PROVOCATIVE, CONTEMPORARY, EDGY AND SCANTILY CLAD
Co-producers: MaryJane O'Reilly, Phil O'Reilly, Peter Styles
Choreographer: Mary Jane O'Reilly
at Theatre Royal, Nelson
From 27 Nov 2012 to 28 Nov 2012
[1 hour 15 mins]
Reviewed by Janet Whittington, 29 Nov 2012
Just before the start of the Nelson performance of MaryJane O'Reilly's In Flagrante, the capacity crowd chats noisily, excitedly. Cabaret-style tables set up in front of the permanent seating is most uncommon for our Theatre Royal. At half-time, that excited buzz is muted, and at the beginning of the second half, despite the power of the show, several seats are left empty. And I wonder why.
Perhaps it has something to do with the difference between the classic style of burlesque - elaborate costumes decorated with pretty feathers and sequins, carefully coiffed hairdos, and a certain coquettishness in performance - and the very contemporary style now being performed in New Zealand cities? Perhaps the section of our audience who departed at half time had expected the former, and was put outside their comfort zone by what was presented? I guess we will never know.
The dictionary I looked it up in describes it as: “...a humorous and provocative stage show featuring slapstick humor, comic skits, bawdy songs, striptease acts, and scantily clad female chorus…” And that is what O'Reilly delivers although you may debate about the degree of striptease, as they were mostly scantily clad throughout the show. But although it evokes the requisite emotions and themes, her neo-burlesque evokes the edgy, uncomfortable side of sex – sex as power and women as chattels, and involves shocking contemporary elements - darker deviant sex; a dominatrix, whips, leather, animals, disgust, spite, power.
Some unprepared patrons leave. Most stay. We are all in the deep end. It is uncomfortable for women to sit through.
On the lighter side, burlesque humour is most prevalent, with two skits featuring Molly McDowall and Megan Hughes. Both parody the 1950's take on the perfect housewife and home baker, accompanied by the sanitized trite text of the time, delivered teasingly, and evocatively and humorously misconstruing every meaning. Licking my fingers next time I bake will never be the same again!
Still the war of dominance scores every try. Blindfold' with Maria Munkowits straining at the reins of her controller Megan Hughes impresses and is the stand out piece in this respect. And just before half time, the magician's assistant scores a pivotal goal. Amanda Mcfarlane is delightful, prancing around on stage, in “The Great ex Redondo”. The assistant finally has the stage to herself, pulling rabbits out of hats – and Redondo's severed head. I get it!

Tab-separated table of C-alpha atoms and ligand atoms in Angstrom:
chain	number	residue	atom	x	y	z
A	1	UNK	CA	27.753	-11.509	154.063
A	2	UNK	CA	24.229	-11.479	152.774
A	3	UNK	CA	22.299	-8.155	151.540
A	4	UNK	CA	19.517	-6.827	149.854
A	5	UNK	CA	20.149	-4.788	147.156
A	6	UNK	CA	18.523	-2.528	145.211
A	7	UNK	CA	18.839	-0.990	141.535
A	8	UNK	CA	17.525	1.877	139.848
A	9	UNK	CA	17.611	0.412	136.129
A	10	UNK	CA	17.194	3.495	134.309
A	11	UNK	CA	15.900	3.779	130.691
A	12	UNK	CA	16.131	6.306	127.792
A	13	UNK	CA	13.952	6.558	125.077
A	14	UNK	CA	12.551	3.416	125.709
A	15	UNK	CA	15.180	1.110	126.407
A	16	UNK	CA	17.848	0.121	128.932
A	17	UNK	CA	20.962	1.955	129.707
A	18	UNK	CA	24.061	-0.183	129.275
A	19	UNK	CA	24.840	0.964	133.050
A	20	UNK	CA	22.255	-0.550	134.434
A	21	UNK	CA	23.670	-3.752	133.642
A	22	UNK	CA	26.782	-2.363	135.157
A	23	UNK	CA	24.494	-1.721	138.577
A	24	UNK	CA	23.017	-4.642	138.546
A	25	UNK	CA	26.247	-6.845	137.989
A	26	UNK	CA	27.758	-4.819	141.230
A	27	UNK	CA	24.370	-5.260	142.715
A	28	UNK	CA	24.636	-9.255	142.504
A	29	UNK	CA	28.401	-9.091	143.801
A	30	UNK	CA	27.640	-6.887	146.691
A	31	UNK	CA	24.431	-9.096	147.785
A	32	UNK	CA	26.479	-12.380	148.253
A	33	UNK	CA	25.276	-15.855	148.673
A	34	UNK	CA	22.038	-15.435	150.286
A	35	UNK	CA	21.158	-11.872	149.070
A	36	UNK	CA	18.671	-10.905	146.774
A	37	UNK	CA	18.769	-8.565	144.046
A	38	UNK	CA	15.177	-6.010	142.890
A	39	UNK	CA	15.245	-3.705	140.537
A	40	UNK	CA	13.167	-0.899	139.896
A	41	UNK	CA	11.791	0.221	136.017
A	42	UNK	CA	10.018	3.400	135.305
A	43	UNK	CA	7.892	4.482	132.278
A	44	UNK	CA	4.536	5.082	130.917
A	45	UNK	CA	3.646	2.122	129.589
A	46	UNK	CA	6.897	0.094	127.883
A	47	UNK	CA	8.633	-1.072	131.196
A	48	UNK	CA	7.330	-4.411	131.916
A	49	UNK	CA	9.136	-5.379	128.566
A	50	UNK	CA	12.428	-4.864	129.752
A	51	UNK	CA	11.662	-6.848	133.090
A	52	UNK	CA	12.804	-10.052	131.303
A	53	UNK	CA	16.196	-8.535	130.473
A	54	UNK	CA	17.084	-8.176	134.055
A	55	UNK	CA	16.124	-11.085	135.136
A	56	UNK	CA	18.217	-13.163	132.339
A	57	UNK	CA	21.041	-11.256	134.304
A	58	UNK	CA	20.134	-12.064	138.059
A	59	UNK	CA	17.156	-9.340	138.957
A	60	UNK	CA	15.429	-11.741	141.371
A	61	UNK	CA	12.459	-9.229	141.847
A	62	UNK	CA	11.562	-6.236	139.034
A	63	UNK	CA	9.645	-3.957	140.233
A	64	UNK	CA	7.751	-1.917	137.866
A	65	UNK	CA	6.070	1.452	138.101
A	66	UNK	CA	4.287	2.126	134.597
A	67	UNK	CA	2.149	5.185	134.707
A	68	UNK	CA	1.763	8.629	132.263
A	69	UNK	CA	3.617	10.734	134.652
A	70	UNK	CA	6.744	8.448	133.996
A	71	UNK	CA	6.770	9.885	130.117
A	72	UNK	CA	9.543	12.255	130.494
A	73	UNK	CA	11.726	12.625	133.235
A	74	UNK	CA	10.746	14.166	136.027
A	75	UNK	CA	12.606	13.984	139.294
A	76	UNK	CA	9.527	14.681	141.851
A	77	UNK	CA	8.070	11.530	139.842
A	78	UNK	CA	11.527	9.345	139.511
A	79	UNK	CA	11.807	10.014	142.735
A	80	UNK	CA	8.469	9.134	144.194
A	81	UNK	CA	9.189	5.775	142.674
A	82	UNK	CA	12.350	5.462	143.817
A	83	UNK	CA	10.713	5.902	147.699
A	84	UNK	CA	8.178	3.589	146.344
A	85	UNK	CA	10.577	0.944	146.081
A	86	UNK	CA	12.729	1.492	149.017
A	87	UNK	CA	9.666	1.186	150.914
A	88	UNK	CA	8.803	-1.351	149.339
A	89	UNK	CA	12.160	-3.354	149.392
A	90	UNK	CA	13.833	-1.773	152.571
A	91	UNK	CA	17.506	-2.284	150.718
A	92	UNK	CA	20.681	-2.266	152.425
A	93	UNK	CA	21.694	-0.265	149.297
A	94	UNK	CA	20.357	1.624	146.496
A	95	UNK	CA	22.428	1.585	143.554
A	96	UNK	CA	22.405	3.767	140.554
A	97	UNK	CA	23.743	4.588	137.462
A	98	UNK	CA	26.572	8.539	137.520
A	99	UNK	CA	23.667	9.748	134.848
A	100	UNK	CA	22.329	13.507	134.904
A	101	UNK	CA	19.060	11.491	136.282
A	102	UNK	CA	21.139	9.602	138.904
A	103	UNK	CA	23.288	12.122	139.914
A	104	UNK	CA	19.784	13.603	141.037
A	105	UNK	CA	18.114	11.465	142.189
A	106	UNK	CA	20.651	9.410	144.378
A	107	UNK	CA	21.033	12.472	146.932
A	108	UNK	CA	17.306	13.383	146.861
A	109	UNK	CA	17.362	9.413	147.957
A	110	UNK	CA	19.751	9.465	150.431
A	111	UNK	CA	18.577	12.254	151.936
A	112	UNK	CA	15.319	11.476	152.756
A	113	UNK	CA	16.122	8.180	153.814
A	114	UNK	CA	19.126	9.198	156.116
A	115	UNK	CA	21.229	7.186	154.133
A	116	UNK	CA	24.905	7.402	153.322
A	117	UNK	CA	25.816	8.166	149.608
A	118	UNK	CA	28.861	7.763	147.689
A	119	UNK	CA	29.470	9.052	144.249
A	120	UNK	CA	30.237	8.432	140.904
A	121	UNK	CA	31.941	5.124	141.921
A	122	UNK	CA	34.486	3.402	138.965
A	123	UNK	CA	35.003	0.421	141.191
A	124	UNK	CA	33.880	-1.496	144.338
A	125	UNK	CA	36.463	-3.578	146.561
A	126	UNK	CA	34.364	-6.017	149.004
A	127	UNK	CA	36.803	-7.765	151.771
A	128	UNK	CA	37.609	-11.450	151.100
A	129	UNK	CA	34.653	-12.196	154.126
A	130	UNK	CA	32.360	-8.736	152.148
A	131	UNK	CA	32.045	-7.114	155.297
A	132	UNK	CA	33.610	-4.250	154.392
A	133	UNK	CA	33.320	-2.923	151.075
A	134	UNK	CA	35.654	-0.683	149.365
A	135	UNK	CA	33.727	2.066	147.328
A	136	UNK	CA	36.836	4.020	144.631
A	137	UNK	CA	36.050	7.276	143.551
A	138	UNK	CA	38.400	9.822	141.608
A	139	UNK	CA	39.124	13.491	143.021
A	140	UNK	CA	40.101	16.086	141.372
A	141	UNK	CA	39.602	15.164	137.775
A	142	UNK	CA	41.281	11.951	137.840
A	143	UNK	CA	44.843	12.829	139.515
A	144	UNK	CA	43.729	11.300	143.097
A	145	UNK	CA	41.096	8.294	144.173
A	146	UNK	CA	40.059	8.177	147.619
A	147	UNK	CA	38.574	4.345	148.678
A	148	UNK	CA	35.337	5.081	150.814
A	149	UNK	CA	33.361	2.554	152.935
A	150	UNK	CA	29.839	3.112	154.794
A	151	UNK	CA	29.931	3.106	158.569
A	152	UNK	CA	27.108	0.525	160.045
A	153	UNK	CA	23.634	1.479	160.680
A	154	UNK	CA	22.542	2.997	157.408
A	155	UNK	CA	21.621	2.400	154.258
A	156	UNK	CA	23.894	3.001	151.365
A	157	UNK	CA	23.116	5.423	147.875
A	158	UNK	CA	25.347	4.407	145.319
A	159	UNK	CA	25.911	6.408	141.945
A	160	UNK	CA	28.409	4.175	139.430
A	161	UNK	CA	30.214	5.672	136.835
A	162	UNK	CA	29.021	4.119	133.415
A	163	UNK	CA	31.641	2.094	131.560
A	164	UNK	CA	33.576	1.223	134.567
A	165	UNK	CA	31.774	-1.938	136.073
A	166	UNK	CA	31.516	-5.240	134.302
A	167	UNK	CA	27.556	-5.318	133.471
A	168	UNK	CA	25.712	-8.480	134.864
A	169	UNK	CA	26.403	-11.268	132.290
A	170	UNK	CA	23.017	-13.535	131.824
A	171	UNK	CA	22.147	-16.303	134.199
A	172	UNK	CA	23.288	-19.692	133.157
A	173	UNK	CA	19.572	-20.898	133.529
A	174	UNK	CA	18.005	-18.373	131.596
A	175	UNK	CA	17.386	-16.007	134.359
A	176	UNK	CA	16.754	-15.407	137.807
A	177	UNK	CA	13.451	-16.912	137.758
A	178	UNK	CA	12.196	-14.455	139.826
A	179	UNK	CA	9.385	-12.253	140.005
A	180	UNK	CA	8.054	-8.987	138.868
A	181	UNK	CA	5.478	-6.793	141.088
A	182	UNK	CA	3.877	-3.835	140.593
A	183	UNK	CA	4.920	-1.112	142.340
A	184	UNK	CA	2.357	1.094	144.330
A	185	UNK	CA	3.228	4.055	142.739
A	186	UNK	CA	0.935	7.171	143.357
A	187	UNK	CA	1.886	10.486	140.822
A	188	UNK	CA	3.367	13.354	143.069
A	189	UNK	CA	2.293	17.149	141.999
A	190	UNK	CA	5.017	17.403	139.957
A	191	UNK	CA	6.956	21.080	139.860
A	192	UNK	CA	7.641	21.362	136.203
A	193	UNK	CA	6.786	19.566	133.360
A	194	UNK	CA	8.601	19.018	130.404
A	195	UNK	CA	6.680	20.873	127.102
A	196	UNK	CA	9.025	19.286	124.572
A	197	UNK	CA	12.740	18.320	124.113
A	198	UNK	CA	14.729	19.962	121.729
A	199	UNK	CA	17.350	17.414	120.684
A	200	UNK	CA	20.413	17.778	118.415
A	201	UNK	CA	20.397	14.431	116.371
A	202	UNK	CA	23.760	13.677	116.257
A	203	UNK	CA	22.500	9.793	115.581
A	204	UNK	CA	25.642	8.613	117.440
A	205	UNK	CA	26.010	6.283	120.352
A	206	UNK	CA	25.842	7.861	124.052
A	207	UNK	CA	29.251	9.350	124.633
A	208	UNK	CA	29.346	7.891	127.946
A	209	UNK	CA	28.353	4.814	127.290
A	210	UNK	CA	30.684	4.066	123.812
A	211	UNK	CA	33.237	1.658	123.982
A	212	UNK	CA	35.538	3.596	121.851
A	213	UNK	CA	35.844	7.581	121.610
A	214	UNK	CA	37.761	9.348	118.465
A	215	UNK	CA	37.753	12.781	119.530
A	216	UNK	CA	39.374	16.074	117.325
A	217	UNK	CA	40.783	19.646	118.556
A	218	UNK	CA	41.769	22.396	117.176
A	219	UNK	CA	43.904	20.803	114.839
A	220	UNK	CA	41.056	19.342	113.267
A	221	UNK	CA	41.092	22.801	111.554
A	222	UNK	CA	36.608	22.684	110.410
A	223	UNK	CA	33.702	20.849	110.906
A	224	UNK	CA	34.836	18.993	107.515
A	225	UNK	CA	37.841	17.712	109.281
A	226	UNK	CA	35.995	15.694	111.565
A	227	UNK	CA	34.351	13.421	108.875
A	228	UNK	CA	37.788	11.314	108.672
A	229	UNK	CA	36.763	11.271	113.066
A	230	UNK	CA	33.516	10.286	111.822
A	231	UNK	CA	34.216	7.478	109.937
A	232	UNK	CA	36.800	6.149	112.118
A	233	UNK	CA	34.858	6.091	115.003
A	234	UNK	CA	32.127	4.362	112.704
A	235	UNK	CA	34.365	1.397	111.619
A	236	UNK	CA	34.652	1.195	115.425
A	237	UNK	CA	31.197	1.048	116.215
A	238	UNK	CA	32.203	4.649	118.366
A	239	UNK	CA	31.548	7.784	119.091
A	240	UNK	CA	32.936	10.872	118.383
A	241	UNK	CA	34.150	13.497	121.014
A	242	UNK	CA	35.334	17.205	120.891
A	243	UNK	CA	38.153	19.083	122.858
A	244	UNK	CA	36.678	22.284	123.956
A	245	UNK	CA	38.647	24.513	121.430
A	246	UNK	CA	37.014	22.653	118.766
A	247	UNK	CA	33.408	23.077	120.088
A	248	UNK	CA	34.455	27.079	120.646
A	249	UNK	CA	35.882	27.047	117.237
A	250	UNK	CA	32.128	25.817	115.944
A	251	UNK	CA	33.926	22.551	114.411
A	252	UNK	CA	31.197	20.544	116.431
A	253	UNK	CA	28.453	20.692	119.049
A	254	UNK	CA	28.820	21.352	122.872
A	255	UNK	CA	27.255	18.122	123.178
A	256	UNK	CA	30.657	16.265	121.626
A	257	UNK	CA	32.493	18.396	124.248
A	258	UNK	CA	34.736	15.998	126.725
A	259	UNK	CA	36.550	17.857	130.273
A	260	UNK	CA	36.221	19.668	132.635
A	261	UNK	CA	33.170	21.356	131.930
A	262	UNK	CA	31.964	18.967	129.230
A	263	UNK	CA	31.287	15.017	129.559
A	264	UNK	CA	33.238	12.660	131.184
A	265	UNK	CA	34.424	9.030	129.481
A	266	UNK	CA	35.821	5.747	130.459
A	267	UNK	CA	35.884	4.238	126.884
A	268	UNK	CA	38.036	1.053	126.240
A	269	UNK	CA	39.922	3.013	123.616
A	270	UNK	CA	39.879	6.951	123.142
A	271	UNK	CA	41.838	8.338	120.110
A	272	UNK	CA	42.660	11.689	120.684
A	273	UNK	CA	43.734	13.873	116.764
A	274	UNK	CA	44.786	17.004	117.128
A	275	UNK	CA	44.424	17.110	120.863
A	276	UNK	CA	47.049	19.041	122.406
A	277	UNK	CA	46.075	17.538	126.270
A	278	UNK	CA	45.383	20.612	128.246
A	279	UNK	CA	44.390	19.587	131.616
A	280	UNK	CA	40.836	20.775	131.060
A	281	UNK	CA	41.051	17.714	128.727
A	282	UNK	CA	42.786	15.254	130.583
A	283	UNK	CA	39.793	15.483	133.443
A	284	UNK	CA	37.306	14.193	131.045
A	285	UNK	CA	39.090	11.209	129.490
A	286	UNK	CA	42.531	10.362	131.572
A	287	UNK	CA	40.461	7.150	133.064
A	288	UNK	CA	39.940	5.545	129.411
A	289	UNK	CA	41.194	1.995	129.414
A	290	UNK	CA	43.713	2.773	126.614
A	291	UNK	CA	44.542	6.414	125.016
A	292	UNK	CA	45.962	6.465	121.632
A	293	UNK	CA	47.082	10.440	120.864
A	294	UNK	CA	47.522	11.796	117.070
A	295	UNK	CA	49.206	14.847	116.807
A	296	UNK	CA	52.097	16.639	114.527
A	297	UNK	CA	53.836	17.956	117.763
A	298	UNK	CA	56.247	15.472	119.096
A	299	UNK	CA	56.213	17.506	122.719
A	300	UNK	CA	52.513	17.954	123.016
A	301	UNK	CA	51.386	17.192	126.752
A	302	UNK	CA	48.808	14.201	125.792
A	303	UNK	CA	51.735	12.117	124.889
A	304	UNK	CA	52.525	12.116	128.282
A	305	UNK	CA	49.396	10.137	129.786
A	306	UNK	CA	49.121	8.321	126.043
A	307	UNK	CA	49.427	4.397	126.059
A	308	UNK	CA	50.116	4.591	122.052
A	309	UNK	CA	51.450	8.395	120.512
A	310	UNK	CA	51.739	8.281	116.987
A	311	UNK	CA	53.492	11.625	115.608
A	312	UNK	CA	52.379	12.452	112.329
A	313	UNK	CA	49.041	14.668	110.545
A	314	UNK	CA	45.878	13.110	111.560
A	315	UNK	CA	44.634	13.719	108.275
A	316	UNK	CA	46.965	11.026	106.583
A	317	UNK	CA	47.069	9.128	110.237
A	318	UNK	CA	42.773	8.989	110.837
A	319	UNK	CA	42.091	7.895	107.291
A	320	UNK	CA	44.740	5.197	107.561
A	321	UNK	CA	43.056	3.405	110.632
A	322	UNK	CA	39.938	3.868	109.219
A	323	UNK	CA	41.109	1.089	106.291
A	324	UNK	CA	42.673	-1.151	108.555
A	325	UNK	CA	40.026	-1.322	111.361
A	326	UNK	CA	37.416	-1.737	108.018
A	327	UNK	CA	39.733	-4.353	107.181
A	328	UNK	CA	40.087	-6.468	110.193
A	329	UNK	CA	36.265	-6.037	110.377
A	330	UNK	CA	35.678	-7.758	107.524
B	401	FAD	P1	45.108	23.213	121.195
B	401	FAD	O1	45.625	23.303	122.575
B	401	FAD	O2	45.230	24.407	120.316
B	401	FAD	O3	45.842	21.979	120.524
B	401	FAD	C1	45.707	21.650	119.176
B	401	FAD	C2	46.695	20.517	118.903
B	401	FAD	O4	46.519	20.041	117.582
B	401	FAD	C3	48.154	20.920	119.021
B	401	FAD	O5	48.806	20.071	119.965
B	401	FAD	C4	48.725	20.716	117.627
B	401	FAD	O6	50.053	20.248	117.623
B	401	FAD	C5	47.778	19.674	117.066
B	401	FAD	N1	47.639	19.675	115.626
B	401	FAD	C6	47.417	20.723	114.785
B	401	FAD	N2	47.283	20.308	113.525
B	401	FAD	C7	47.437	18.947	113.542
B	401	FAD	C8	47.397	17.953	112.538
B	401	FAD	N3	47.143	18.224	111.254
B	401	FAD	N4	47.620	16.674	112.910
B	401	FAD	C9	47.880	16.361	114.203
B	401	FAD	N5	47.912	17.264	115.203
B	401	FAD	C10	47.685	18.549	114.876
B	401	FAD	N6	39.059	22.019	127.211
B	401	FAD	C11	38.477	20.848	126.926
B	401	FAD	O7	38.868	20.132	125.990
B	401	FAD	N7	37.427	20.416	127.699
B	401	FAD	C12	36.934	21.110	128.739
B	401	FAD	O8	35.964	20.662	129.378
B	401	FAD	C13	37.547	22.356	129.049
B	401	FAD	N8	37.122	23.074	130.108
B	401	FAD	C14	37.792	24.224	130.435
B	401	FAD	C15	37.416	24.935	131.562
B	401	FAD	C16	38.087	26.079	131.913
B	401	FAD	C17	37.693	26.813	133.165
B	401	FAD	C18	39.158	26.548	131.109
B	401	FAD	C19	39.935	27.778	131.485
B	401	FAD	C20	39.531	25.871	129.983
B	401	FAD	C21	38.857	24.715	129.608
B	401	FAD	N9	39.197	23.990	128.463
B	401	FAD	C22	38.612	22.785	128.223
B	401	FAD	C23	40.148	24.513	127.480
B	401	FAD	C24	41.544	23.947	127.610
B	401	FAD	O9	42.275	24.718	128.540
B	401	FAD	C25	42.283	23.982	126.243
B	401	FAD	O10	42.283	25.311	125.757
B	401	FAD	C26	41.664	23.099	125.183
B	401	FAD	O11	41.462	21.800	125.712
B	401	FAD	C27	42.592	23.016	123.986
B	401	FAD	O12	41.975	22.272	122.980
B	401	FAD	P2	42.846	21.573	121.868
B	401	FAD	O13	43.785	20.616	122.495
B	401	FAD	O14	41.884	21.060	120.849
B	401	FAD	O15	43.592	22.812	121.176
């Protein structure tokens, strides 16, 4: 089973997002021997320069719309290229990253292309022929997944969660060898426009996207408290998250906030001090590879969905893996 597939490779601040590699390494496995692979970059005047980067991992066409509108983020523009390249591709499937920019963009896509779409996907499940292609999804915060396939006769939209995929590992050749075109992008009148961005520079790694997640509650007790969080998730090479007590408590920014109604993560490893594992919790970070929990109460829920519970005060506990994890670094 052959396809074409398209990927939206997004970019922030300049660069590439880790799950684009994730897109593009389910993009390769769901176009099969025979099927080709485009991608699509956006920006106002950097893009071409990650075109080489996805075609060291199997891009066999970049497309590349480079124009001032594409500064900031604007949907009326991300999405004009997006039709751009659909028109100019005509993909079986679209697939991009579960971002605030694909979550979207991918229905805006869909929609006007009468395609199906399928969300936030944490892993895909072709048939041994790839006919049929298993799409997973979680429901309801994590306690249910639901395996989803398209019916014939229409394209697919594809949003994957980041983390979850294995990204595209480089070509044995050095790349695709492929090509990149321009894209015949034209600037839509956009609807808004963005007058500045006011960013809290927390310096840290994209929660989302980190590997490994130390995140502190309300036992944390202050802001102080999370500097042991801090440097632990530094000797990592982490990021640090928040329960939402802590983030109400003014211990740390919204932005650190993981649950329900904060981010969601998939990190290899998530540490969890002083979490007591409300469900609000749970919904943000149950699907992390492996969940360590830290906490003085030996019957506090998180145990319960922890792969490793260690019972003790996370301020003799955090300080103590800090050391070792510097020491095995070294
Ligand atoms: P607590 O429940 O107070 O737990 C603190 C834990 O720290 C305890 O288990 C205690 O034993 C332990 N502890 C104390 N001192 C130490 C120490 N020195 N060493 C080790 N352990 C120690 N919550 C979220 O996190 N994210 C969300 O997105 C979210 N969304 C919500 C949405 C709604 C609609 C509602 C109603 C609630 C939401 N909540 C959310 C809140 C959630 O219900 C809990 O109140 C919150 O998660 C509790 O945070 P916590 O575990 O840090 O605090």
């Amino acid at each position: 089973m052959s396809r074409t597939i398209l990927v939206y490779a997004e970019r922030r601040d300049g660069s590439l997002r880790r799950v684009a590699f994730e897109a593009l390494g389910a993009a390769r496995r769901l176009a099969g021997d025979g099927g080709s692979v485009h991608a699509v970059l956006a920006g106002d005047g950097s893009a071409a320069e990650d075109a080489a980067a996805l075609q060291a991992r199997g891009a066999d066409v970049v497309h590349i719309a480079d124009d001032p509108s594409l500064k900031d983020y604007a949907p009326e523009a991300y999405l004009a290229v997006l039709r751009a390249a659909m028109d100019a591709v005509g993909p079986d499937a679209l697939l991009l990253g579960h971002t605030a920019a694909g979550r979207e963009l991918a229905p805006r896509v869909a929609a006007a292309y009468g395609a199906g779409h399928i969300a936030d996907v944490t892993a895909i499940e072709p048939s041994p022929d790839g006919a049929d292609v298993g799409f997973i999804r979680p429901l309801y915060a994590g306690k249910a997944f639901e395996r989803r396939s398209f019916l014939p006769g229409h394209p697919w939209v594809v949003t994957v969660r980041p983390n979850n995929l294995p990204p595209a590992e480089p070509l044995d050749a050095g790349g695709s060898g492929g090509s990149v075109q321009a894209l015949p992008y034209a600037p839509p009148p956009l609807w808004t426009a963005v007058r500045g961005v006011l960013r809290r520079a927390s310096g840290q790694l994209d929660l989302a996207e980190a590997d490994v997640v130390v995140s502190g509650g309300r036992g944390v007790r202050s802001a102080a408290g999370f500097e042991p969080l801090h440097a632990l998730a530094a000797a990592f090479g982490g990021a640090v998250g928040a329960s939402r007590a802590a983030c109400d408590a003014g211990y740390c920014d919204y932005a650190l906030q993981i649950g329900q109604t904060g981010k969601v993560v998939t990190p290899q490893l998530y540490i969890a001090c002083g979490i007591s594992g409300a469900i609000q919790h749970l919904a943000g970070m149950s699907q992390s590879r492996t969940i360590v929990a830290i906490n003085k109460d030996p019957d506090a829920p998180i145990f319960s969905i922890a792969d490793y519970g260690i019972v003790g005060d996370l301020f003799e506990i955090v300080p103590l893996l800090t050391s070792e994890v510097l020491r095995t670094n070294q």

The mood lifts in the second half. The wit rises readily from the dancers. We laugh and cheer them through to the Cancan, dresses firmly clenched in their teeth, eyes glaring at us, the frayed denim shorts visible underneath.
O'Reilly does not aim for a Spielberg/Disney delivery which pleases everyone all of the time, and her burlesque blurs the borders which differentiate “artistic” from “exotic” dance. Consequently, a mind-shift is required, and if you find this kind of experience disturbing, this performance is probably not for you.
On the other hand, our appreciative audience enjoyed the fun of the titillation, the skill of the physicality of the moves, and the dancer's skill in expression as they pieced together the story on stage. Facial and body expression is the main feature of the second half. The performers flourished character and opinion throughout. This contrasted sharply with the austere first half where they had deadpan expression or the faces covered with masks or strapped with bridles. I was prepared for the blurred genre and therefore not disturbed, and am still enjoying it the next day.
Last, I must compliment O'Reilly on her choice of music. Super cool Austrian lounge group Waldeck's album 'Ballroom Stories'. I need a copy of that album now. It is the icing on this cake that makes it whole.
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